poem index

poet

Sarah Getty

1943- , Berwyn , IL , United States
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Sarah Getty

Born in Berwyn, IL on January 27, 1943 after growing up in the suburbs of Chicago, Sarah Getty graduated from Stanford University, and has a PhD in English from the University of Pennsylvania. She has been a Poet in the Schools, has led creative writing workshops for the Bedford Center for the Arts and the Bedford Free Public Library, and teaches the writing of poetry and fiction in her living room.

Sarah’s second book of poems, Bring Me Her Heart (Higganum Hill Books, 2006), was released to critical acclaim. Her first collection, The Land of Milk and Honey (University of South Carolina Press, 2002), won a Cambridge Poetry Award in 2002.

In 2004, she also received the New England Poetry Club’s Barbara Bradley Award. Her poem “Ciphers” has been set to music by Adam Grossman. Anthologies carrying Sarah’s work include Birds in the Hand, (Farrar, Straus & Giroux, 2004). In July, 2006 she lead a poetry workshop as Poet-in-Residence at the Villa Vergiliana near Naples, Italy.

She lives in Bedford, Massachusetts.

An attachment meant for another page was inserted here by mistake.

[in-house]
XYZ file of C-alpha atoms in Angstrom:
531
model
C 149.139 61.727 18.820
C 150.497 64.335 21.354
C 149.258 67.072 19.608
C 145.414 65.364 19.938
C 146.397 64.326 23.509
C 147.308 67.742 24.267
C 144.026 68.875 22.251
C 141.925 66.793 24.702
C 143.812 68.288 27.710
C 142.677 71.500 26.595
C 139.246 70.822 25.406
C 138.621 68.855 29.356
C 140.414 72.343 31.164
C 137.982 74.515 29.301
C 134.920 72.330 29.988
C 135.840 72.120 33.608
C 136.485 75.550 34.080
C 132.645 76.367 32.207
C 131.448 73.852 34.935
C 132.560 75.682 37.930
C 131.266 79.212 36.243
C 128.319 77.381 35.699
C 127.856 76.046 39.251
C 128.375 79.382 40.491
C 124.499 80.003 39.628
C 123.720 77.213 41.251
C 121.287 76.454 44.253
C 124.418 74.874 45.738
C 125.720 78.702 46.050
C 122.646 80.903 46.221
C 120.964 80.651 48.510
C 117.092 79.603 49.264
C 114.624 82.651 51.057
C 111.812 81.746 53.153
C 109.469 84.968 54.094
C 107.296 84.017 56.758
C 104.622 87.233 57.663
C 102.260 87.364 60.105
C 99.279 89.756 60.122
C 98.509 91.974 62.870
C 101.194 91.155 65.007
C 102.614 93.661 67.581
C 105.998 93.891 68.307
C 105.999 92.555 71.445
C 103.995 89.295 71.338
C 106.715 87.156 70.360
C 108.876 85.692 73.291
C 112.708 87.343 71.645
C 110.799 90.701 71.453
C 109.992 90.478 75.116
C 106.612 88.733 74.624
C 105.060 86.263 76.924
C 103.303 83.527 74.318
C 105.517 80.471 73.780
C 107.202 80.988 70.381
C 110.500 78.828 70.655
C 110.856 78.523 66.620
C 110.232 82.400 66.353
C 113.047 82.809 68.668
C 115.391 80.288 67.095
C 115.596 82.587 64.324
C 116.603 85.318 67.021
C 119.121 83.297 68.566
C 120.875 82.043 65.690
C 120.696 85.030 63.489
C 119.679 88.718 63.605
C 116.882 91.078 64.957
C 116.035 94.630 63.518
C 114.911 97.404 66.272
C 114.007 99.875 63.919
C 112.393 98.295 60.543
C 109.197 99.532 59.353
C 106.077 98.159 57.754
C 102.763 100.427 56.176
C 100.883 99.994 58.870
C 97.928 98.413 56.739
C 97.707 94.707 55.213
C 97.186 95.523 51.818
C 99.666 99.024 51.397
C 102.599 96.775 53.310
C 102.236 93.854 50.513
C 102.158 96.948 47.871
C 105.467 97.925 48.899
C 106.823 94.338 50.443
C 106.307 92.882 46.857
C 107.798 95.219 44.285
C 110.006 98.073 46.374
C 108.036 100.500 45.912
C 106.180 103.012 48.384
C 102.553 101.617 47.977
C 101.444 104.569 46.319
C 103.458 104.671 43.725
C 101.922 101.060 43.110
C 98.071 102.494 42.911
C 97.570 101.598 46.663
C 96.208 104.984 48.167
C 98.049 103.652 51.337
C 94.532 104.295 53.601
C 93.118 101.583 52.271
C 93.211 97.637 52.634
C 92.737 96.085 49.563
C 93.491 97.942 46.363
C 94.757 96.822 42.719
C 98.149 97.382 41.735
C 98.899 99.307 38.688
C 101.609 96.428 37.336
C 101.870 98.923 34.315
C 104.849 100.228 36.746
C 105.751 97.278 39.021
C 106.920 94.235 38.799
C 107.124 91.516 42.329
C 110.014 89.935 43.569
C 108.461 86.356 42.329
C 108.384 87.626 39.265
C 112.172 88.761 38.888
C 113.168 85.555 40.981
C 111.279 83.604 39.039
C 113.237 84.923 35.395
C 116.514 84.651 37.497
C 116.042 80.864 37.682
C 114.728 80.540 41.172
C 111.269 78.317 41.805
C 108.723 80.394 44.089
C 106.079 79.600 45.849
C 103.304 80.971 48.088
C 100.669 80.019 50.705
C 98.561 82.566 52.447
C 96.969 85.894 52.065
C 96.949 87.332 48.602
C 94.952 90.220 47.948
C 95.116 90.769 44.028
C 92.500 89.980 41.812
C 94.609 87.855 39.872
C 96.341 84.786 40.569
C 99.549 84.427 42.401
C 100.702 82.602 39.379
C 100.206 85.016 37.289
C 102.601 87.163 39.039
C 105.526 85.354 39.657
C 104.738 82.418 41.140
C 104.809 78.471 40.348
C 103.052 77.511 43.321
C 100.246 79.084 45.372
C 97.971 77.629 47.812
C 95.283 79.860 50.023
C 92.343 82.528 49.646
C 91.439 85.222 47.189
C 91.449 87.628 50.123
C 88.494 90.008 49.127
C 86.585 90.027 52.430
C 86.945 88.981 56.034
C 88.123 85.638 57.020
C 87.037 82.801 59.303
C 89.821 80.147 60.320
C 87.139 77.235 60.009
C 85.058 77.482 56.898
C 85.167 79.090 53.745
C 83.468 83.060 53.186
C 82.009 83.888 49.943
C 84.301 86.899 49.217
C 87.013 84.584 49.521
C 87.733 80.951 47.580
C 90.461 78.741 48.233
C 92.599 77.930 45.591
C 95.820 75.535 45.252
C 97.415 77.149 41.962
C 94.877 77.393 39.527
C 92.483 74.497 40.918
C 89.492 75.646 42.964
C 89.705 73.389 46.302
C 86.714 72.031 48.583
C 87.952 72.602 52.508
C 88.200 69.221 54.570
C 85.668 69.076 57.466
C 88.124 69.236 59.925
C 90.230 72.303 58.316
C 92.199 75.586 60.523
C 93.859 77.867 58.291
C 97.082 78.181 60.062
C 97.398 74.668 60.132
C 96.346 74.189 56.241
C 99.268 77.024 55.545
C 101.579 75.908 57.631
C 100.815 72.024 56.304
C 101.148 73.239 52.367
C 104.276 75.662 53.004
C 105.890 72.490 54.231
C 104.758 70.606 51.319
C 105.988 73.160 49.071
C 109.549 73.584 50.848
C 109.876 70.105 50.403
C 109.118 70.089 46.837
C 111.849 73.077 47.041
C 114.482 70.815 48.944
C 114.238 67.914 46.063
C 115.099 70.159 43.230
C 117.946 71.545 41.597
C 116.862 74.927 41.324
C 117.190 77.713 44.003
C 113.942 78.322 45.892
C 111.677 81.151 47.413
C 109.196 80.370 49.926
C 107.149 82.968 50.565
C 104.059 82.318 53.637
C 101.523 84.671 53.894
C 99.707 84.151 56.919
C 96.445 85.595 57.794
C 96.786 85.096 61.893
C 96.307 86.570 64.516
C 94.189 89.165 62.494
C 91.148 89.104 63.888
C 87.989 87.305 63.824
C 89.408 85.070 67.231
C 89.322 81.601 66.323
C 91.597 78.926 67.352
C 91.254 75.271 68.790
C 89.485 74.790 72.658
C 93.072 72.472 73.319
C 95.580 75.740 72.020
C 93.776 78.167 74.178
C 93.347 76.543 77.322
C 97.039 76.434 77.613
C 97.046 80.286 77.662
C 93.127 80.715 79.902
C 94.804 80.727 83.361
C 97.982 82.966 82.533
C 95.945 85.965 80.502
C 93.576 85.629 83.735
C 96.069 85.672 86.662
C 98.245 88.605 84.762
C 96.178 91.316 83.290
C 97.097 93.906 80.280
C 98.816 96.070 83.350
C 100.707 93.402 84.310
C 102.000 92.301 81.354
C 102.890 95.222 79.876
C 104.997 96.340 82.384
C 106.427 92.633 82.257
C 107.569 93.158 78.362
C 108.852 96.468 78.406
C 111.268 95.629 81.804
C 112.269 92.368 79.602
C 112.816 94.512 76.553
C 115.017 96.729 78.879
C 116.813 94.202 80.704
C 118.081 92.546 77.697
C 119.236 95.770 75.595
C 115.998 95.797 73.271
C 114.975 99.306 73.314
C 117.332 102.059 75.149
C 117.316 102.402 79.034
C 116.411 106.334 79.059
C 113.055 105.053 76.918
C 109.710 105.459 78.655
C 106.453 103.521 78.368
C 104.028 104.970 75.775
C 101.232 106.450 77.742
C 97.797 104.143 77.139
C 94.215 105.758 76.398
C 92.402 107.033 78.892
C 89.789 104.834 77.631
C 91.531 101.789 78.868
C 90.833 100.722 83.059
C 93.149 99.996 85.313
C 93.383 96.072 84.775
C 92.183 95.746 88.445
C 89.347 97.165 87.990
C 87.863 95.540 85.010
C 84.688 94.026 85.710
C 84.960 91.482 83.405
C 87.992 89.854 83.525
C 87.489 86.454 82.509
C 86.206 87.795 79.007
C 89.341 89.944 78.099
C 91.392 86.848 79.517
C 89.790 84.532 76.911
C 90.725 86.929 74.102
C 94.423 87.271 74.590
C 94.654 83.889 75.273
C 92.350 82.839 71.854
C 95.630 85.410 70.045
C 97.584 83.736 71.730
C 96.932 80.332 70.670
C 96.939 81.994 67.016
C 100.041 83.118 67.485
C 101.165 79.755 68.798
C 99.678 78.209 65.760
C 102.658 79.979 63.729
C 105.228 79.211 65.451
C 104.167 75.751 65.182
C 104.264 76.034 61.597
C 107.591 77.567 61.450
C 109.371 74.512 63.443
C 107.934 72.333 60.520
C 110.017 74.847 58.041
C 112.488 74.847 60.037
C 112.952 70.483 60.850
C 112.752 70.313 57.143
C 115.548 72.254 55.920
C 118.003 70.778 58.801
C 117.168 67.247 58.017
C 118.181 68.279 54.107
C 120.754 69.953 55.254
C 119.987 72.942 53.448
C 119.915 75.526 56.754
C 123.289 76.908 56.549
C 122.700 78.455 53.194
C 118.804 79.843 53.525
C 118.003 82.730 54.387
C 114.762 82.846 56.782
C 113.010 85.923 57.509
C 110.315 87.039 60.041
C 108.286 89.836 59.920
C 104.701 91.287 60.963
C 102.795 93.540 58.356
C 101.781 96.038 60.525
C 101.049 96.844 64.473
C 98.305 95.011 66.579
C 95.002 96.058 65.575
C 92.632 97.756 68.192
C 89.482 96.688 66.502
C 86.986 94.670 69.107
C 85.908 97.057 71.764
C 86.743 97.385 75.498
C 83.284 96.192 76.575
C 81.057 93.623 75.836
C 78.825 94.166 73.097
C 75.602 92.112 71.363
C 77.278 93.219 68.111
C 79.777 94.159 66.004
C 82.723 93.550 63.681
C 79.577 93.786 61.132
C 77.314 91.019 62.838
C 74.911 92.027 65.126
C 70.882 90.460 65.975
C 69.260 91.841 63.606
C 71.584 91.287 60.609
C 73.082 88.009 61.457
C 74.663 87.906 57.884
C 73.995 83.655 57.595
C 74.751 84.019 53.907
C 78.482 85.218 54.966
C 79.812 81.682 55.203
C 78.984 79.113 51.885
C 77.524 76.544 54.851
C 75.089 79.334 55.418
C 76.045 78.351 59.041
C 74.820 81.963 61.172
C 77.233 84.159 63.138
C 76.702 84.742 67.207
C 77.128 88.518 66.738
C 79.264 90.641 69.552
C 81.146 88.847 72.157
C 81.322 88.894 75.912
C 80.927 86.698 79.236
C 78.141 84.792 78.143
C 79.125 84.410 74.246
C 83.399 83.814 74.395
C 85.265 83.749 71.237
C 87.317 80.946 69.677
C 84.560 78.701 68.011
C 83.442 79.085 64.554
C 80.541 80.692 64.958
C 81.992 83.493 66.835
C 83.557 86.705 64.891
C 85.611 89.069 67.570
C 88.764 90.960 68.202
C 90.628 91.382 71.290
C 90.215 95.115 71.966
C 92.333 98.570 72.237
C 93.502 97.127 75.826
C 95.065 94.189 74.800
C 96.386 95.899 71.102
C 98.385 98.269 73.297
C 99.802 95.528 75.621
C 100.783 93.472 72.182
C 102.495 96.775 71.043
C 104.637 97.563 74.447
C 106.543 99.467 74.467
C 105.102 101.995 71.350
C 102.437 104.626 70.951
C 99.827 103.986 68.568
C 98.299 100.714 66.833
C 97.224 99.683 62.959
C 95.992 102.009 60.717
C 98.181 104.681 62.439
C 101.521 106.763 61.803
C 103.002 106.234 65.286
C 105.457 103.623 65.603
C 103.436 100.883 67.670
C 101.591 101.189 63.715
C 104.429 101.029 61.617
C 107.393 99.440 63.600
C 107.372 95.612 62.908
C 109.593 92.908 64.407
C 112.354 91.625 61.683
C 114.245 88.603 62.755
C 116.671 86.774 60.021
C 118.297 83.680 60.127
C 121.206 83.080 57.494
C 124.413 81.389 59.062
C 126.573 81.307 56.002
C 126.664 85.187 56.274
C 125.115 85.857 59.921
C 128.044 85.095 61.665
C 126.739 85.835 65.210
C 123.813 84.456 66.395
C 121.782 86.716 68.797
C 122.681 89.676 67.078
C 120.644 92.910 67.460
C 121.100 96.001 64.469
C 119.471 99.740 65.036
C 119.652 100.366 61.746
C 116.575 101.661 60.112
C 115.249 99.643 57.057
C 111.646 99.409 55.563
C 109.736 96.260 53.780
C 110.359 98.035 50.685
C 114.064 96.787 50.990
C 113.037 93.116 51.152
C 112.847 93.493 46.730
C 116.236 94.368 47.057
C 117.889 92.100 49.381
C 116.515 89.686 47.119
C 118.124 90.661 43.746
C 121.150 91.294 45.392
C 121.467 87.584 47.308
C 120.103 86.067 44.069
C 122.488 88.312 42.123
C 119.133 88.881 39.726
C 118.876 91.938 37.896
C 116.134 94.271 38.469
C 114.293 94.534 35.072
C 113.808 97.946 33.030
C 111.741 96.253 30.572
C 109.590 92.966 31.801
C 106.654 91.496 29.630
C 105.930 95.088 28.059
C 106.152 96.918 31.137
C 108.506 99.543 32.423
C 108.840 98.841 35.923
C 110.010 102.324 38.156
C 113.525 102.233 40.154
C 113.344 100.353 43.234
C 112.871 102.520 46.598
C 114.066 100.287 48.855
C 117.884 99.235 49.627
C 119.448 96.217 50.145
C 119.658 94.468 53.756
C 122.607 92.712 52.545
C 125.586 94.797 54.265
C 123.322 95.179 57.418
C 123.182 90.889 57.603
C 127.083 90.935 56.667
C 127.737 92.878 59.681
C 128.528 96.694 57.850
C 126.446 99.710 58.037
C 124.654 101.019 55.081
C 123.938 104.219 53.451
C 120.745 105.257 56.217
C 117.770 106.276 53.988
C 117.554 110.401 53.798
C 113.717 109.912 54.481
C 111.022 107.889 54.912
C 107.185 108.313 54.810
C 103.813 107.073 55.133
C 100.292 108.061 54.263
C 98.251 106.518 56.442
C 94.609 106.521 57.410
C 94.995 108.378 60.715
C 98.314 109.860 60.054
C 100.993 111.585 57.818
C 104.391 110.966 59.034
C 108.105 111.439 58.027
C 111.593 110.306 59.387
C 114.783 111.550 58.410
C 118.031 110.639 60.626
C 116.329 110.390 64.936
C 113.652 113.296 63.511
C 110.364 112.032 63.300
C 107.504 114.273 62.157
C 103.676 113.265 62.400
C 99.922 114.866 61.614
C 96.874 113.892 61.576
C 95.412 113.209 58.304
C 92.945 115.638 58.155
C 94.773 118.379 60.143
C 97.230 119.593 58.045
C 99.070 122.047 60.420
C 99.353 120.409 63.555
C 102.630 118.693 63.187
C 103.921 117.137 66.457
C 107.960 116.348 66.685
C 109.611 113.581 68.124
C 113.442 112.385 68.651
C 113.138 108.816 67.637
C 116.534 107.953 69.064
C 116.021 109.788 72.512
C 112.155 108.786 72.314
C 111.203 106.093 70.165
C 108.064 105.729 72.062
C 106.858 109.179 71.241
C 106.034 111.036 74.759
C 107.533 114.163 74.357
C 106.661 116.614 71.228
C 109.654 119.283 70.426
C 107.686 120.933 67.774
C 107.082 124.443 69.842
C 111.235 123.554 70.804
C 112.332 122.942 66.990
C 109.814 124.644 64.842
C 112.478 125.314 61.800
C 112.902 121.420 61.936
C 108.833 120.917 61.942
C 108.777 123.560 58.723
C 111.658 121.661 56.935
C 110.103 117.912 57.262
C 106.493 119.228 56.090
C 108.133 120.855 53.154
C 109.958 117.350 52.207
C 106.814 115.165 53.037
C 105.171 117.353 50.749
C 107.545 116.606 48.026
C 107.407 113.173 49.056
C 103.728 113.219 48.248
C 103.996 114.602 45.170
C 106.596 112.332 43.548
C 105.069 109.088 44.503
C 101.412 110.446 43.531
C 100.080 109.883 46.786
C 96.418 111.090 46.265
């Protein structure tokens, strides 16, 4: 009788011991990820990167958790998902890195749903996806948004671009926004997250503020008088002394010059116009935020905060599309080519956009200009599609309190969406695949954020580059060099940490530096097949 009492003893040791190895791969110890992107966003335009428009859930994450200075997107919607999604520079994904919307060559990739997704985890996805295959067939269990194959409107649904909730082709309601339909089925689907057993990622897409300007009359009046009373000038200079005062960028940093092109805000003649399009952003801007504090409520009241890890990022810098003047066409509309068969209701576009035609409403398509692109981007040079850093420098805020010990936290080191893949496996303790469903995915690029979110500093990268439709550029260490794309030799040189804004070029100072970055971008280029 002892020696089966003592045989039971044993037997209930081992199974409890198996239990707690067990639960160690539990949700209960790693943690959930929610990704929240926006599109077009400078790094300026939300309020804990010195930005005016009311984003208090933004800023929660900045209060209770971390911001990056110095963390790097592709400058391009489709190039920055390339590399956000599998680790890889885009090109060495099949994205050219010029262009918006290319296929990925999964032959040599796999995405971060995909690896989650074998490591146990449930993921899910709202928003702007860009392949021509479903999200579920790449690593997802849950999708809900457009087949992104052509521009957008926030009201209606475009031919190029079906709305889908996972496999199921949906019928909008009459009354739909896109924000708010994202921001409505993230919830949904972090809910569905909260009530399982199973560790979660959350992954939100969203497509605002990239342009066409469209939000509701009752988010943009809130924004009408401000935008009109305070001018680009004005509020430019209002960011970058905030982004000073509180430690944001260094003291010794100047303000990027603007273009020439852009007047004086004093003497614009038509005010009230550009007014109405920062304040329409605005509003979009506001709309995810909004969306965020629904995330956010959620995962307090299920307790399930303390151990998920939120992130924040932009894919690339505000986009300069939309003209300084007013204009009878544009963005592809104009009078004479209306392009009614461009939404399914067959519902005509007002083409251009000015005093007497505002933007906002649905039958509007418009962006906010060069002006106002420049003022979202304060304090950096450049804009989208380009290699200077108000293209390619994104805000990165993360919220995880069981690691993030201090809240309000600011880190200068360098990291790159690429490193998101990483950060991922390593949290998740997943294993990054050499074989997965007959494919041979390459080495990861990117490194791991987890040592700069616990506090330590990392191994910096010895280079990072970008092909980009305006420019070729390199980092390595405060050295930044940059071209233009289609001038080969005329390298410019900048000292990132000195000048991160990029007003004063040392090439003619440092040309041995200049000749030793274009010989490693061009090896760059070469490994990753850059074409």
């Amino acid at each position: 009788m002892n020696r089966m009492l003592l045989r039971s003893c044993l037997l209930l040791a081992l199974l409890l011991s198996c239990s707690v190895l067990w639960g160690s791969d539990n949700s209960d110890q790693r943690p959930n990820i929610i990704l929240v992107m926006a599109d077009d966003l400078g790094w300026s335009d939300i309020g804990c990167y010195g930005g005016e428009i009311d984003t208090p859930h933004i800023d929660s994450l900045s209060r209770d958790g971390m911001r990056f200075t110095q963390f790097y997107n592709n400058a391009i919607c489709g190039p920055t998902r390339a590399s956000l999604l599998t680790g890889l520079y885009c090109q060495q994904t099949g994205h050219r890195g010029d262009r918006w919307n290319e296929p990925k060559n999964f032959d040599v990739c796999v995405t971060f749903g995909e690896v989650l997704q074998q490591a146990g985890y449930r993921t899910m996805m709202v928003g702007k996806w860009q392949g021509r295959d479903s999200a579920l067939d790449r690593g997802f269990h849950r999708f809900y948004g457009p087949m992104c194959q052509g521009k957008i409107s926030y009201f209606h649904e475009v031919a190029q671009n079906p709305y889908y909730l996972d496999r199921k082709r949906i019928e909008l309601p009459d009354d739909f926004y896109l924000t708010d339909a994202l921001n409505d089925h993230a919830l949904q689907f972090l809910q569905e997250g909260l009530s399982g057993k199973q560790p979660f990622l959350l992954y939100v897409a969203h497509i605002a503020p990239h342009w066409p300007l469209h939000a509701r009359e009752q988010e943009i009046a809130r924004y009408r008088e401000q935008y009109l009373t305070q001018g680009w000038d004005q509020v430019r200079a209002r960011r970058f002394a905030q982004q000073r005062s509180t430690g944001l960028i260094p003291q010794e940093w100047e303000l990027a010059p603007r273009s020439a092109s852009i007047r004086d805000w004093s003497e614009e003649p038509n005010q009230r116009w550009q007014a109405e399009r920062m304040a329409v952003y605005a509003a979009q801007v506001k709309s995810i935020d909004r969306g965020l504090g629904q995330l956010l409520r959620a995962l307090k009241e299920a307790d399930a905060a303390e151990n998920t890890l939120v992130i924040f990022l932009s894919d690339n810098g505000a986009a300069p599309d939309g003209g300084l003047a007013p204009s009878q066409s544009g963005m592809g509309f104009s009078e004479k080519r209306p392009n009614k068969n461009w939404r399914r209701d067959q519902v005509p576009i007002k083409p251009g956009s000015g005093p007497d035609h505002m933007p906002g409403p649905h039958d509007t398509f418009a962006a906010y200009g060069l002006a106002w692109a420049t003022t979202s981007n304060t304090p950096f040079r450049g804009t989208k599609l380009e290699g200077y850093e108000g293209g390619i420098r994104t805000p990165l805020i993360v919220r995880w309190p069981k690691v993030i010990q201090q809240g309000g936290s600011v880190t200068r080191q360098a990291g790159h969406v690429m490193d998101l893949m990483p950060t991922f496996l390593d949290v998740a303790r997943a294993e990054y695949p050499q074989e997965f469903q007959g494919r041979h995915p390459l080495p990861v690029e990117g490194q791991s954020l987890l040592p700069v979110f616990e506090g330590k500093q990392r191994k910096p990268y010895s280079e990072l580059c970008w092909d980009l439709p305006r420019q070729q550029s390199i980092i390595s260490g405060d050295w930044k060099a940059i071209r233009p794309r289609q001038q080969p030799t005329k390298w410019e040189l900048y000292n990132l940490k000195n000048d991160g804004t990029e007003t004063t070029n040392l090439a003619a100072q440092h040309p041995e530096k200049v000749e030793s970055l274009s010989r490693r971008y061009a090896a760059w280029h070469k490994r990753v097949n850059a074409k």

by this poet

poem
sits with a small smile, watching  
two speckled frogs or lizards run right 
and left, apart, together 

on long legs bendable as rubber. 
He doesn't bend down, looking,  
or sway to keep up with their scuffles,   

but sits immobile, his eyes
icon-sized but lidded, following 
those mottled creatures.  Bow-tied
poem
Old eyes, but wiser, says the Greek.  You lose sight of guide-
	lines: I before E, Every Good Boy
	Does Fine, Insert Tab A in Slot B.
Things arrive, at this late date, unlabelled.  All that book-

	learning a waste now--even your mate,
at close range, blurs, becomes a surface with a taste.  
Unlettered, you take
poem
The deer—neck not birch trunk, eyes
not leaf or shadow, comes clear
from nowhere at the eye's edge.
The woman's legs stop.  Her mind
lags, then flashes, "Deer at edge
of the woods."  The deer's eyes, black
and fragile, stare back and stop

her breathing.  The breeze drops.  Light
shines every leaf.  She enters